believed it to be the beginning of an attempt against her, she was not completely
warranted in making such a deadly assault, as the injured person, who turned out to
be her own brother-in-law returning home with his wife, did not do any other act
which could be considered as an attempt against her honor (United States vs.
Apego, 23 Phil., 391)..
In the instant case, if defendant and appellant had killed Amado Capina, when the
latter climbed up her house late at night on September 15, 1942, and surreptitiously
entered her bedroom, undoubtedly for the purpose of raping her, as indicated by his
previous acts and conduct, instead of merely shouting for help, she could have been
perfectly justified in killing him, as shown by the authorities cited above..
According to the facts established by the evidence and found by the learned trial
court in this case, when the deceased sat by the side of defendant and appellant on
the same bench, near the door of the barrio chapel and placed his hand on the upper
portion of her right thigh, without her consent, the said chapel was lighted with
electric lights, and there were already several people, about ten of them, inside the
chapel, including her own father and the barrio lieutenant and other dignitaries of the
organization; and under the circumstances, there was and there could be no
possibility of her being raped. And when she gave Amado Capina a thrust at the
base of the left side of his neck, inflicting upon him a mortal wound 4 1/2 inches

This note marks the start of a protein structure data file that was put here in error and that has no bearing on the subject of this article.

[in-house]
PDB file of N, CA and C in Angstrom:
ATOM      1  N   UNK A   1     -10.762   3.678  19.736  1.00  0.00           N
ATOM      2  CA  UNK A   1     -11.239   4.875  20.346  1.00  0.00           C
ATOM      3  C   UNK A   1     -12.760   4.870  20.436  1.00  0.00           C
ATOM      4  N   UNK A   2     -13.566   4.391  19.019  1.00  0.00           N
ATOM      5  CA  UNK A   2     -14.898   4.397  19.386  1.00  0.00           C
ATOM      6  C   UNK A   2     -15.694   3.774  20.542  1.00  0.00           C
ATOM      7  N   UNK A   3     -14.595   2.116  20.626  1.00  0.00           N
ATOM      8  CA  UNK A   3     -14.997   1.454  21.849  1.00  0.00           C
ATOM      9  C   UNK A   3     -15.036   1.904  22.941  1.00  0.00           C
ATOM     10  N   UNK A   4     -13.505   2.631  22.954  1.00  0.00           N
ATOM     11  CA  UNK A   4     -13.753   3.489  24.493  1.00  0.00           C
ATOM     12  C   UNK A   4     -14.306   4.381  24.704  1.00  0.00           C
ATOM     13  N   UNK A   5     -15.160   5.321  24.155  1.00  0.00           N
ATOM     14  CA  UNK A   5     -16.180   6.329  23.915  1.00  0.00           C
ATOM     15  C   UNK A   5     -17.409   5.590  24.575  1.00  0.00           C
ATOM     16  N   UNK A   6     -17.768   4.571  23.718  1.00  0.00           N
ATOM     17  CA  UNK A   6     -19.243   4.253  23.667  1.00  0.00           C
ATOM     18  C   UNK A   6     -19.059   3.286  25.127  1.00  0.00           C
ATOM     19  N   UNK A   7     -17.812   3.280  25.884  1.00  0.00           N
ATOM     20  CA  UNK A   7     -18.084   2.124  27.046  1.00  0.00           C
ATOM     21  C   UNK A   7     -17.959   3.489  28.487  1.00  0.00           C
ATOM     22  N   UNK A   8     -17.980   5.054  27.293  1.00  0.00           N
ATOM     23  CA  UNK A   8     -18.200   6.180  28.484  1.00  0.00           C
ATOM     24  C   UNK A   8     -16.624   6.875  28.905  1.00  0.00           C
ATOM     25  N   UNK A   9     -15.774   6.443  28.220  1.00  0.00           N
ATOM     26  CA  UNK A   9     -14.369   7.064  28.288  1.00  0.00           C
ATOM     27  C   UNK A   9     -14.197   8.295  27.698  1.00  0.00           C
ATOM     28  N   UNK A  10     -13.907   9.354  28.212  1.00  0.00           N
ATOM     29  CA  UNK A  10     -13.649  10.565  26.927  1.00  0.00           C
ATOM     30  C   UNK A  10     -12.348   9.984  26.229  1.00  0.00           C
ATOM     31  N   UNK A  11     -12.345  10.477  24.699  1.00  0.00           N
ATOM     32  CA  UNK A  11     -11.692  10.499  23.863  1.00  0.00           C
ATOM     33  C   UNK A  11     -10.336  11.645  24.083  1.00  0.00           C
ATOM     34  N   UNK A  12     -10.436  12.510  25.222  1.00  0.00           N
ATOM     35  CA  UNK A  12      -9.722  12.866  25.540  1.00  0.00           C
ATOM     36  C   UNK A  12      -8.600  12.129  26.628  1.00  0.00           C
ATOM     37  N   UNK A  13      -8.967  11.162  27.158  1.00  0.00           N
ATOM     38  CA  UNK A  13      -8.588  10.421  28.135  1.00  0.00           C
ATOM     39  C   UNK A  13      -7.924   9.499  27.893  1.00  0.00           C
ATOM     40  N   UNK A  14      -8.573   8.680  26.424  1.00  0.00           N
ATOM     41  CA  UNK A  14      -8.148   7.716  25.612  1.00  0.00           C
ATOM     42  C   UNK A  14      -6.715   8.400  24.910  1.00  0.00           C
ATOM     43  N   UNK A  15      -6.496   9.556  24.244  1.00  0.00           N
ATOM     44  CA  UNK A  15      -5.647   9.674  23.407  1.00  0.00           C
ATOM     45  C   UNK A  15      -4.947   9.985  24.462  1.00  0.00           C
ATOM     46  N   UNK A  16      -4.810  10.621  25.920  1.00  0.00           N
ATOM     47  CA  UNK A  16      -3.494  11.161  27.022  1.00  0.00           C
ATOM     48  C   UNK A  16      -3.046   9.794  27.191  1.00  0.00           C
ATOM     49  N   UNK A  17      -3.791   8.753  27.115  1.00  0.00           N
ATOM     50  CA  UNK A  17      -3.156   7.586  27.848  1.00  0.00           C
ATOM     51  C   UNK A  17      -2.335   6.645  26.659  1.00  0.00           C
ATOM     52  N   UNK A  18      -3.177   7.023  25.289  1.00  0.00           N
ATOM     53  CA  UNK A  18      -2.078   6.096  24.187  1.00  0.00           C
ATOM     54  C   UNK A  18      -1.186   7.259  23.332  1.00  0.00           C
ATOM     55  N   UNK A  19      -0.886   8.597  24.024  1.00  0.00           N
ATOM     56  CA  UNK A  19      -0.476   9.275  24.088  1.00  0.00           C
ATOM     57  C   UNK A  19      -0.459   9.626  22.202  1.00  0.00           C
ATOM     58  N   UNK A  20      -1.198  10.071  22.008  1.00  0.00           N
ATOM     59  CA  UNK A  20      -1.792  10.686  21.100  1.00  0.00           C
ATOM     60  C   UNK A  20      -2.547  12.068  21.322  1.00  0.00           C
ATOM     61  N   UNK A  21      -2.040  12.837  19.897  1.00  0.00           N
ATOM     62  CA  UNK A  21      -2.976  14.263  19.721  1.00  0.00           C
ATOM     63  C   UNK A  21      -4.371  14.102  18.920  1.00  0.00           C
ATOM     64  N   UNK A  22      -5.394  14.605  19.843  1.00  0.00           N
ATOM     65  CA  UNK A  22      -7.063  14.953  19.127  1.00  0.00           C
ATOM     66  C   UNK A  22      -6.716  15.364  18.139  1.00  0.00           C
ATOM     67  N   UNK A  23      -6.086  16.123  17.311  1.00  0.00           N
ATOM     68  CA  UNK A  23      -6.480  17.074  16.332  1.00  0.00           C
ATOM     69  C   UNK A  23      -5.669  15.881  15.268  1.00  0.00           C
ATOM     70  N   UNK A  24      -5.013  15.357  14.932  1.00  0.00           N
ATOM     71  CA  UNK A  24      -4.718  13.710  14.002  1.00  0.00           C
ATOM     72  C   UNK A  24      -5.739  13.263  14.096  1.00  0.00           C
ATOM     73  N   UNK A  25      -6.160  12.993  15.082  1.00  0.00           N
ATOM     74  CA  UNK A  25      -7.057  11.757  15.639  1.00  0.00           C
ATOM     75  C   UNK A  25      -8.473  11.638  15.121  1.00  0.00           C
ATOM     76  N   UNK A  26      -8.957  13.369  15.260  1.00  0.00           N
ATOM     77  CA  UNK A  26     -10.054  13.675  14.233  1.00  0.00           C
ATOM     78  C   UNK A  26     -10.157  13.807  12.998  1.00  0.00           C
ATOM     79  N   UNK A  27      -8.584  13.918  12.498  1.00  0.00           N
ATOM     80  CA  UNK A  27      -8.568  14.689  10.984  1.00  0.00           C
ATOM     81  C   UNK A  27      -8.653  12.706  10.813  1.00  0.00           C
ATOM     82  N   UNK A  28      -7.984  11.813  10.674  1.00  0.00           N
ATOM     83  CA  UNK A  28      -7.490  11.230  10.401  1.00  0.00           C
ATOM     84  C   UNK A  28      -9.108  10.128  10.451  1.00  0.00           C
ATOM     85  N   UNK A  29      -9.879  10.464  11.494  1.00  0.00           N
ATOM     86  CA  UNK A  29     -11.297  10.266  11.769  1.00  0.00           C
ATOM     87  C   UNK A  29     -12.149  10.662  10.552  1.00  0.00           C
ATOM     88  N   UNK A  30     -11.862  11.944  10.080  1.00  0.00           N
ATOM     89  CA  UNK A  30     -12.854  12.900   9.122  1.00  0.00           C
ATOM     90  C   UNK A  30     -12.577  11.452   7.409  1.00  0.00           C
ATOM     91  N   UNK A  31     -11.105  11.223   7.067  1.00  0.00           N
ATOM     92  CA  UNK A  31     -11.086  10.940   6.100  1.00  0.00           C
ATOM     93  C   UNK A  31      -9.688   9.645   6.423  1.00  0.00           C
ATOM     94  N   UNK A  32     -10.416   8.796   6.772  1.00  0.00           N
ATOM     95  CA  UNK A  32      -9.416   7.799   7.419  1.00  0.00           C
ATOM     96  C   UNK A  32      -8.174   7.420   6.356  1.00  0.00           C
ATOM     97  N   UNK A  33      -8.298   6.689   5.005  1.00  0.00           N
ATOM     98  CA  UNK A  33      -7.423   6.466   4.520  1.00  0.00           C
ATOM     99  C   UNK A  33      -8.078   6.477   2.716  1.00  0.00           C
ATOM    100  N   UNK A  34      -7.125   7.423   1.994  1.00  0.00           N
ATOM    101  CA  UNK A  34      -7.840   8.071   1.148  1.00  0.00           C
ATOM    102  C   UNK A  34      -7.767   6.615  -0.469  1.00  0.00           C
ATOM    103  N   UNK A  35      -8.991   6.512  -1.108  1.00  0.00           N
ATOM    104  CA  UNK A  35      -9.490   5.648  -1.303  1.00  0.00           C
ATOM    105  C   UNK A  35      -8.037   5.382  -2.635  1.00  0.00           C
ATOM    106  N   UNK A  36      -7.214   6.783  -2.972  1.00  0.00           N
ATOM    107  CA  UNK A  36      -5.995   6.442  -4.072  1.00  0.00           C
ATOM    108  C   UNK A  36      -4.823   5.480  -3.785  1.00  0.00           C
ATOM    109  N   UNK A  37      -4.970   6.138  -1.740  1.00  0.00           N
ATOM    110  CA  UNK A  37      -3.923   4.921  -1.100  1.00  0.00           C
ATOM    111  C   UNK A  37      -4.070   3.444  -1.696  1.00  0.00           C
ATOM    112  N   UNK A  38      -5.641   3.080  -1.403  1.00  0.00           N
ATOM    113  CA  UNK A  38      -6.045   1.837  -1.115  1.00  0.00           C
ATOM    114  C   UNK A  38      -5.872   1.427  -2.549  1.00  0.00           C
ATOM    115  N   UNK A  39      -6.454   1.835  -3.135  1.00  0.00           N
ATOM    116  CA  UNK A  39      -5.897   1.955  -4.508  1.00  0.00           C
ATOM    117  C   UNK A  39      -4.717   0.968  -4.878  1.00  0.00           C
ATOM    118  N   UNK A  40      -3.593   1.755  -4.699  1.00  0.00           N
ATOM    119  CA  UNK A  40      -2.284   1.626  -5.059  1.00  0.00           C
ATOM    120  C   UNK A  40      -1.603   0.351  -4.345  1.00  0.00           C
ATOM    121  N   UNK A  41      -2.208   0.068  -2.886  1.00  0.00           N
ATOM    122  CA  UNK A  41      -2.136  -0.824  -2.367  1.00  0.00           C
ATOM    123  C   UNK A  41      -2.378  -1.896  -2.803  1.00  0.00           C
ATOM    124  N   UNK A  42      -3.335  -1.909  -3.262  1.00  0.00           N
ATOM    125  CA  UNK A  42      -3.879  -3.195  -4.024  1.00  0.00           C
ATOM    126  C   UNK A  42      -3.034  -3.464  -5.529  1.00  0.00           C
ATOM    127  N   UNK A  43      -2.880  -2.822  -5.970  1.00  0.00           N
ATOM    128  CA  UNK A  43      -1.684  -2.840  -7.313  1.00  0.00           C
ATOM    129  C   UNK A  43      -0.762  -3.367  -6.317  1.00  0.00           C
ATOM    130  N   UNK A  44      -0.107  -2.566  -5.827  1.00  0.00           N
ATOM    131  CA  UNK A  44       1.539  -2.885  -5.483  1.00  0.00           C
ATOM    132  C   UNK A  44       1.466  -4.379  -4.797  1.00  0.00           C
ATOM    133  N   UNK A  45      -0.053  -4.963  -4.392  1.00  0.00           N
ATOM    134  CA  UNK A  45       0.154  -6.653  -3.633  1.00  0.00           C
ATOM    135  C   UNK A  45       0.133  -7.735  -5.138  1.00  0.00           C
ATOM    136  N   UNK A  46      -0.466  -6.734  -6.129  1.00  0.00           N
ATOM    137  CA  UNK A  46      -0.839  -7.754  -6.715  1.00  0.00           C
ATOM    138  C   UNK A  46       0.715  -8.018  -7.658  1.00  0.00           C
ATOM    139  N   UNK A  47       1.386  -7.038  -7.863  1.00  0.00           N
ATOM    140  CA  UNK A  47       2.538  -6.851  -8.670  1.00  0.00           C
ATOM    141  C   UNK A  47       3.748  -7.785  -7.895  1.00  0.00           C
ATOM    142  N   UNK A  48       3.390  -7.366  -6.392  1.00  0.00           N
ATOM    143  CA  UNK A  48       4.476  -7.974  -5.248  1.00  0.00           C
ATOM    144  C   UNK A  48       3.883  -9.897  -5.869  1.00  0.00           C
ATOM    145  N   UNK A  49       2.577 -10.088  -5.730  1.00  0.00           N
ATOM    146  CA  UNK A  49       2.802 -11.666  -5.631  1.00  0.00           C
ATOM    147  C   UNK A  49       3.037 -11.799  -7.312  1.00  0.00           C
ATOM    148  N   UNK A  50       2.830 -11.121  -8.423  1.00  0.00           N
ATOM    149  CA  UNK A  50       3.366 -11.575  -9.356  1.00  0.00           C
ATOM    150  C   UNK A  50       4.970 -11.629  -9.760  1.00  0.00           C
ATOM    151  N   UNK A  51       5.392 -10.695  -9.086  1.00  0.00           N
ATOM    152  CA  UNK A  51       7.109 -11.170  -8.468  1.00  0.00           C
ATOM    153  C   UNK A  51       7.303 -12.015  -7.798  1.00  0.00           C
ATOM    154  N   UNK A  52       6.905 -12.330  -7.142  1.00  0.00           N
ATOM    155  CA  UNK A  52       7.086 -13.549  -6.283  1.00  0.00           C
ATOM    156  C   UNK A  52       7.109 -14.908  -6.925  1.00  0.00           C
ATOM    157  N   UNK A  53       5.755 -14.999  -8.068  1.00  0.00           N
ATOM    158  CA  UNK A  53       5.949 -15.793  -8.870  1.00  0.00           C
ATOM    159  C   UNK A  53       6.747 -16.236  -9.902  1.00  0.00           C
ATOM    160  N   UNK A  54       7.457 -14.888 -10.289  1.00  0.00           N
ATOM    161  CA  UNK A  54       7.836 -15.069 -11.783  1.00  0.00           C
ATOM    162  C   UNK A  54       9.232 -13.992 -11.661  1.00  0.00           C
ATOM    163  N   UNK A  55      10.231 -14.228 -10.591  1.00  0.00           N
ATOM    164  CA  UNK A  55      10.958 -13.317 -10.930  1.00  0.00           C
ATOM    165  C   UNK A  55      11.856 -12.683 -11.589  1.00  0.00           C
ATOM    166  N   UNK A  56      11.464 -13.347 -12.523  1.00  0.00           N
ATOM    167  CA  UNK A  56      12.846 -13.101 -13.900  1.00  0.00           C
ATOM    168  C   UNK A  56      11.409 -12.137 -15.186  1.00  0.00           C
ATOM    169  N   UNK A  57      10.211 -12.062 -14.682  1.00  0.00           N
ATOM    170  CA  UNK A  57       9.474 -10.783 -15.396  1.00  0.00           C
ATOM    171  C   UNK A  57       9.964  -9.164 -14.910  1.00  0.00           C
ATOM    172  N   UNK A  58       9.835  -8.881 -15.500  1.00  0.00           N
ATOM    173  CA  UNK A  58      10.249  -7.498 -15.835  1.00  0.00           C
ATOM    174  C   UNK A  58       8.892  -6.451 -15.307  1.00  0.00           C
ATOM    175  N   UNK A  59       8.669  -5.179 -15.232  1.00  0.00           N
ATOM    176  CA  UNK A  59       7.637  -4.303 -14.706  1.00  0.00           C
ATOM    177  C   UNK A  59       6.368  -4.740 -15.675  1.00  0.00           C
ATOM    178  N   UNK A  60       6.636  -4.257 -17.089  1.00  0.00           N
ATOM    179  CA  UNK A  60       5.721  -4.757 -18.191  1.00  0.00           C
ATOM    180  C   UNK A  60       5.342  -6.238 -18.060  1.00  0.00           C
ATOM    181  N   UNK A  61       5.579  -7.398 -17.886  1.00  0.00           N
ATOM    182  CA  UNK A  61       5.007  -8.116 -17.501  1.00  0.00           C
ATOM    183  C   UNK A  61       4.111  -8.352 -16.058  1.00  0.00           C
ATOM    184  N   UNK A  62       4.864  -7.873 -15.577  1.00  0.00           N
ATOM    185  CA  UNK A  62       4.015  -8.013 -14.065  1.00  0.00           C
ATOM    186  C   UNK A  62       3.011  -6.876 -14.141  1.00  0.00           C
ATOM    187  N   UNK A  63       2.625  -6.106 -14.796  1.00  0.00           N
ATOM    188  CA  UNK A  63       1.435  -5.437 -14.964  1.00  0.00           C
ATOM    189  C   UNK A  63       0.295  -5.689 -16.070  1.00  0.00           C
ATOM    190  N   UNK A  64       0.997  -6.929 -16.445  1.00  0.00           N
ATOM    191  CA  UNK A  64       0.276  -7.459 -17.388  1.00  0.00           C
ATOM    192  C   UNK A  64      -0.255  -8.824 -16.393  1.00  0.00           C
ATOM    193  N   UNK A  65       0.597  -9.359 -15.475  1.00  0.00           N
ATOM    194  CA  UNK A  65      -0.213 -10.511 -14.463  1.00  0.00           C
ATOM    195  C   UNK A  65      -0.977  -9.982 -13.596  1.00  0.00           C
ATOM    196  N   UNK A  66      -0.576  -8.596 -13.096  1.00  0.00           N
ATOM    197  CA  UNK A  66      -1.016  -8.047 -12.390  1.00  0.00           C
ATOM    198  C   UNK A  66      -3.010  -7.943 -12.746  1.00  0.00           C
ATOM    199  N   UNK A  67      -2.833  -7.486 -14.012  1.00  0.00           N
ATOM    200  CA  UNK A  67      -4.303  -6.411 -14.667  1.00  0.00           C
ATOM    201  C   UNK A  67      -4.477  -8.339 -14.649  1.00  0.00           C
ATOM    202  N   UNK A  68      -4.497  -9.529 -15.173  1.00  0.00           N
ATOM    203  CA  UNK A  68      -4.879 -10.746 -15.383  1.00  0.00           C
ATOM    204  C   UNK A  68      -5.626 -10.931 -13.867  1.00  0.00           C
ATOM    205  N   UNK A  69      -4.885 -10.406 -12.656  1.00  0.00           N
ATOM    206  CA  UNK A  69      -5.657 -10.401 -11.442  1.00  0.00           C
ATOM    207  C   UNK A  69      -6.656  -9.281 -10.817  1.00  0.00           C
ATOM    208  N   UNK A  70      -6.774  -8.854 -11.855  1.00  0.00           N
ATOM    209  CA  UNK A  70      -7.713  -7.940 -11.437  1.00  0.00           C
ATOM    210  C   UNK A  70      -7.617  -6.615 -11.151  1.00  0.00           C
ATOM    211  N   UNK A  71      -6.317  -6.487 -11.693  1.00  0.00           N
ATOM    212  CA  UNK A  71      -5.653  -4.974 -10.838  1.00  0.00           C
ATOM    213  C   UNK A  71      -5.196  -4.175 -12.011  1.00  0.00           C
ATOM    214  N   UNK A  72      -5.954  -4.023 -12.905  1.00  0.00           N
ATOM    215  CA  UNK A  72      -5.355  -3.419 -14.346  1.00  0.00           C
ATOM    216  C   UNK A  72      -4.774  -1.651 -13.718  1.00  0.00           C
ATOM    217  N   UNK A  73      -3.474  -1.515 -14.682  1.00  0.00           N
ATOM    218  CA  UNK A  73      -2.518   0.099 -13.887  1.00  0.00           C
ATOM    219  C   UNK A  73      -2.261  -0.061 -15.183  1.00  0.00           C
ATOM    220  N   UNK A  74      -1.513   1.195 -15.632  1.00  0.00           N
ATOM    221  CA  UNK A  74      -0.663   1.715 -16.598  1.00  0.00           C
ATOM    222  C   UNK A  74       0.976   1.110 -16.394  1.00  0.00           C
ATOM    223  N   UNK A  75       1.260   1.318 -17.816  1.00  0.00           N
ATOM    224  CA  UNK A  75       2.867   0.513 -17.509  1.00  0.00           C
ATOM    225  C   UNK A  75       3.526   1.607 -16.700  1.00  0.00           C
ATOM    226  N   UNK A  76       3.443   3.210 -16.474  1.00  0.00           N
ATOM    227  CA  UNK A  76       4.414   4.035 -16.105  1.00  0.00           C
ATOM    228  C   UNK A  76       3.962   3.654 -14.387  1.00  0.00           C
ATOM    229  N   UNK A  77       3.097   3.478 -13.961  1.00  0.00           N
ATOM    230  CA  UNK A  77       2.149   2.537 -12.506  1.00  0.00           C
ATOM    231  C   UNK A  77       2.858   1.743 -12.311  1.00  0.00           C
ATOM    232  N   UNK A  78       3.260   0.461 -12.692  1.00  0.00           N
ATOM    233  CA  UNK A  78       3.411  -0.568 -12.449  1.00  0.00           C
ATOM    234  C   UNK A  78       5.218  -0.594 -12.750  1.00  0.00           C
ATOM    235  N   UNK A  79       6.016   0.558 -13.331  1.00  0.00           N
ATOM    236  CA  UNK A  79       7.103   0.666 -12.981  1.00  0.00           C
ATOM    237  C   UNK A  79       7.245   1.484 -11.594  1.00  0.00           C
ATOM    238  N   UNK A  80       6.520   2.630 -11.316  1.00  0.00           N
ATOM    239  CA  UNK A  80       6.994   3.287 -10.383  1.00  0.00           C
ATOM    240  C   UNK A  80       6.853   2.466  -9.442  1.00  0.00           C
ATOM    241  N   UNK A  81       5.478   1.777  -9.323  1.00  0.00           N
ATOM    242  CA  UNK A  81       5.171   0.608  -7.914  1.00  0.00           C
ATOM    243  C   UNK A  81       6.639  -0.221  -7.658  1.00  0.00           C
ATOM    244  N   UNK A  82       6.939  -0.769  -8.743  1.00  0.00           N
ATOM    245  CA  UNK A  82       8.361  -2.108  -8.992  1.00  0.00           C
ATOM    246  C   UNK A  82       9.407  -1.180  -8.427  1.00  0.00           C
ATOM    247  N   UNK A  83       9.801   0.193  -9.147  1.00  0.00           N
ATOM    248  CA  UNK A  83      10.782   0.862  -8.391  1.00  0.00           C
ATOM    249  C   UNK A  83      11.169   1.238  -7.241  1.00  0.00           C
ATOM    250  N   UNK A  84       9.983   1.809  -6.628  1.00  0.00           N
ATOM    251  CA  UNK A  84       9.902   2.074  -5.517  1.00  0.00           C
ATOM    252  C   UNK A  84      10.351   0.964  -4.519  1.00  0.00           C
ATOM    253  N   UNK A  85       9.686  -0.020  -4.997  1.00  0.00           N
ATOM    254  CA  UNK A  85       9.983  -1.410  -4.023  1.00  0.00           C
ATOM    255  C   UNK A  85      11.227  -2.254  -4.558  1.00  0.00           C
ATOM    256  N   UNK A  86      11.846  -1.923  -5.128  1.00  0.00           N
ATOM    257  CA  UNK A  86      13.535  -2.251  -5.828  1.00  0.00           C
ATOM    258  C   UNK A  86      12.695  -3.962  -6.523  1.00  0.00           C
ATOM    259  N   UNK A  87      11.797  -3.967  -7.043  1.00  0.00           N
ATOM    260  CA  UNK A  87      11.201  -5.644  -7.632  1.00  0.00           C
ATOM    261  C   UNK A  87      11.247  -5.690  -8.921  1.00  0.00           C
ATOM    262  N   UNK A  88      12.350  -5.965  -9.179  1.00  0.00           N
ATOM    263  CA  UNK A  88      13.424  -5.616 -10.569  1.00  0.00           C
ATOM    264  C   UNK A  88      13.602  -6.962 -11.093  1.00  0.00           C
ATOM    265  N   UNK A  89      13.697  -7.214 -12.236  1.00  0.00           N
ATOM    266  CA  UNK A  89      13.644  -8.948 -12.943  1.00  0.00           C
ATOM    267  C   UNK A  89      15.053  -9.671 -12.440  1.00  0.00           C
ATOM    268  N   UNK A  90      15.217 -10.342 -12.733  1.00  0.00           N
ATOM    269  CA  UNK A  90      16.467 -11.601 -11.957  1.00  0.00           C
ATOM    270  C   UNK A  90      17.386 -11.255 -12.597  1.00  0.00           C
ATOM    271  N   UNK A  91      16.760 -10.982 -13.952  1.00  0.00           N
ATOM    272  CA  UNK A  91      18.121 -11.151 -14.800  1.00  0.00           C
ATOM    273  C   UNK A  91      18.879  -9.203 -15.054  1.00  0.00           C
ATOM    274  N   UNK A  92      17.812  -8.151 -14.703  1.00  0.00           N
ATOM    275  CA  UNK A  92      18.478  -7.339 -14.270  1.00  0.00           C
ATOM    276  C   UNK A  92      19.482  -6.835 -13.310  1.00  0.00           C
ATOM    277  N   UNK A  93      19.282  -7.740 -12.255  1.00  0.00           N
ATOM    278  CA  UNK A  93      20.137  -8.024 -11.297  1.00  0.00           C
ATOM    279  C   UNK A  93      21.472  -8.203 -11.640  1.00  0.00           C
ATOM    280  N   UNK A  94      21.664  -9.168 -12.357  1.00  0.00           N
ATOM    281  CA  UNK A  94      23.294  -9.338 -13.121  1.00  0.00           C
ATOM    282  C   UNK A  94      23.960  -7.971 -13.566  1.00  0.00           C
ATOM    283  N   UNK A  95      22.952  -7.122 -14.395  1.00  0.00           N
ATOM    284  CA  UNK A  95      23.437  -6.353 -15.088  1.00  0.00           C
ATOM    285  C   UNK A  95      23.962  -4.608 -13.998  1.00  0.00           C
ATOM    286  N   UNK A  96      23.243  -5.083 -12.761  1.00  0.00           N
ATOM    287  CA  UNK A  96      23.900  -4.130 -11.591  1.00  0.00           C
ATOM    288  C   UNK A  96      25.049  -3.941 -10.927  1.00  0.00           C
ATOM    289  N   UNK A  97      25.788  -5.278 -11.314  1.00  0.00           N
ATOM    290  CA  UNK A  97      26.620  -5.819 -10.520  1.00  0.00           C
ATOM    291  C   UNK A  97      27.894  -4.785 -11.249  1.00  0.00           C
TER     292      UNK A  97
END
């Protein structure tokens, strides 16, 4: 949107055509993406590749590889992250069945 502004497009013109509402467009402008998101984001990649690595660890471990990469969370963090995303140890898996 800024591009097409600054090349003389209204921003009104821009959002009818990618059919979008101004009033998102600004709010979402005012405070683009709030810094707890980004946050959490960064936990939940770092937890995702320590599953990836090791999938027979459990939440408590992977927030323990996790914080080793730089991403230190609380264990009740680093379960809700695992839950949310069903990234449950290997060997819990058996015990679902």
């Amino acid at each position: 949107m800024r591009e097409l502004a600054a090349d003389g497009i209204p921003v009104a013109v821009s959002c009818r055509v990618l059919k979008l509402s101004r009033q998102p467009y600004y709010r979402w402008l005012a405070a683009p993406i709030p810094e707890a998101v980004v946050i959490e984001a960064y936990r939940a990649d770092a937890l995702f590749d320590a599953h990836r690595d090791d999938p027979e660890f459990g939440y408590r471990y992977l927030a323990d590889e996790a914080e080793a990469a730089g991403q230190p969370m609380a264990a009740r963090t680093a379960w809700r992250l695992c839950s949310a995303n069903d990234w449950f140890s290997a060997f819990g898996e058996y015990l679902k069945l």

deep, causing his death a few moments later, the means employed by her in the
defense of her honor was evidently excessive; and under the facts and
circumstances of the case, she cannot be legally declared completely exempt from
criminal liability..
But the fact that defendant and appellant immediately and voluntarily and
unconditionally surrendered to the barrio lieutenant in said chapel, admitting having
stabbed the deceased, immediately after the incident, and agreed to go to her house
shortly thereafter and to remain there subject to the order of the said barrio
lieutenant, an agent of the authorities (United States vs. Fortaleza, 12 Phil., 472);
and the further fact that she had acted in the immediate vindication of a grave
offense committed against her a few moments before, and upon such provocation as
to produce passion and obfuscation, or temporary loss of reason and self-control,
should be considered as mitigating circumstances in her favor (People vs. Parana,
64 Phil., 331; People vs. Sakam, 61 Phil., 27; United States vs. Arribas, 1 Phil., 86).
Defendant and appellant further claims that she had not intended to kill the deceased
but merely wanted to punish his offending hand with her knife, as shown by the fact
that she inflicted upon him only one single wound. And this is another mitigating
circumstance which should be considered in her favor (United States vs. Brobst, 14
Phil., 310; United States vs. Diaz, 15 Phil., 123).
The claim of the prosecution, sustained by the learned trial court, that the offense
was committed by the defendant and appellant, with the aggravating circumstance
that the killing was done in a place dedicated to religious worship, cannot be legally
sustained; as there is no evidence to show that the defendant and appellant had
murder in her heart when she entered the chapel that fatal night. Avelina is not a
criminal by nature. She happened to kill under the greatest provocation. She is a